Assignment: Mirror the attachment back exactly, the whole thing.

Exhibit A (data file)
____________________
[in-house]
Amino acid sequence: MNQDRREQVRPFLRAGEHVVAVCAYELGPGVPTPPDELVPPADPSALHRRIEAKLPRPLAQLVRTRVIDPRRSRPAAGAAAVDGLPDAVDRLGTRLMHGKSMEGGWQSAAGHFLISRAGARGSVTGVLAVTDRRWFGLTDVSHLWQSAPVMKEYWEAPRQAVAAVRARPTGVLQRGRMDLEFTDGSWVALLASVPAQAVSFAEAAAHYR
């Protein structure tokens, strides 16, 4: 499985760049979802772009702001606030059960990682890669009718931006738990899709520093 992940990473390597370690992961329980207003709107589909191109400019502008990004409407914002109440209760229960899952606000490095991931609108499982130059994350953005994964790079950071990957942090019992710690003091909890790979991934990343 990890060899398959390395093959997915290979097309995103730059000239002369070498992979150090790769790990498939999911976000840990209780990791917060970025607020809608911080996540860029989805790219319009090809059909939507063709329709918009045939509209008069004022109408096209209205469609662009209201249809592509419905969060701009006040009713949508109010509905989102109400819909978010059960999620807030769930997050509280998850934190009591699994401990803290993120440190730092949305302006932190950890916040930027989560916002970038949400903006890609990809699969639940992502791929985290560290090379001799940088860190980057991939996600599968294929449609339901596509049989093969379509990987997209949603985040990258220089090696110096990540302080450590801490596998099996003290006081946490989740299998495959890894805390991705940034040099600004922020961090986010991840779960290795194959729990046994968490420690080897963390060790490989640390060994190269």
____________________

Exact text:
[in-house]
Amino acid sequence: MNQDRREQVRPFLRAGEHVVAVCAYELGPGVPTPPDELVPPADPSALHRRIEAKLPRPLAQLVRTRVIDPRRSRPAAGAAAVDGLPDAVDRLGTRLMHGKSMEGGWQSAAGHFLISRAGARGSVTGVLAVTDRRWFGLTDVSHLWQSAPVMKEYWEAPRQAVAAVRARPTGVLQRGRMDLEFTDGSWVALLASVPAQAVSFAEAAAHYR
């Protein structure tokens, strides 16, 4: 499985760049979802772009702001606030059960990682890669009718931006738990899709520093 992940990473390597370690992961329980207003709107589909191109400019502008990004409407914002109440209760229960899952606000490095991931609108499982130059994350953005994964790079950071990957942090019992710690003091909890790979991934990343 990890060899398959390395093959997915290979097309995103730059000239002369070498992979150090790769790990498939999911976000840990209780990791917060970025607020809608911080996540860029989805790219319009090809059909939507063709329709918009045939509209008069004022109408096209209205469609662009209201249809592509419905969060701009006040009713949508109010509905989102109400819909978010059960999620807030769930997050509280998850934190009591699994401990803290993120440190730092949305302006932190950890916040930027989560916002970038949400903006890609990809699969639940992502791929985290560290090379001799940088860190980057991939996600599968294929449609339901596509049989093969379509990987997209949603985040990258220089090696110096990540302080450590801490596998099996003290006081946490989740299998495959890894805390991705940034040099600004922020961090986010991840779960290795194959729990046994968490420690080897963390060790490989640390060994190269």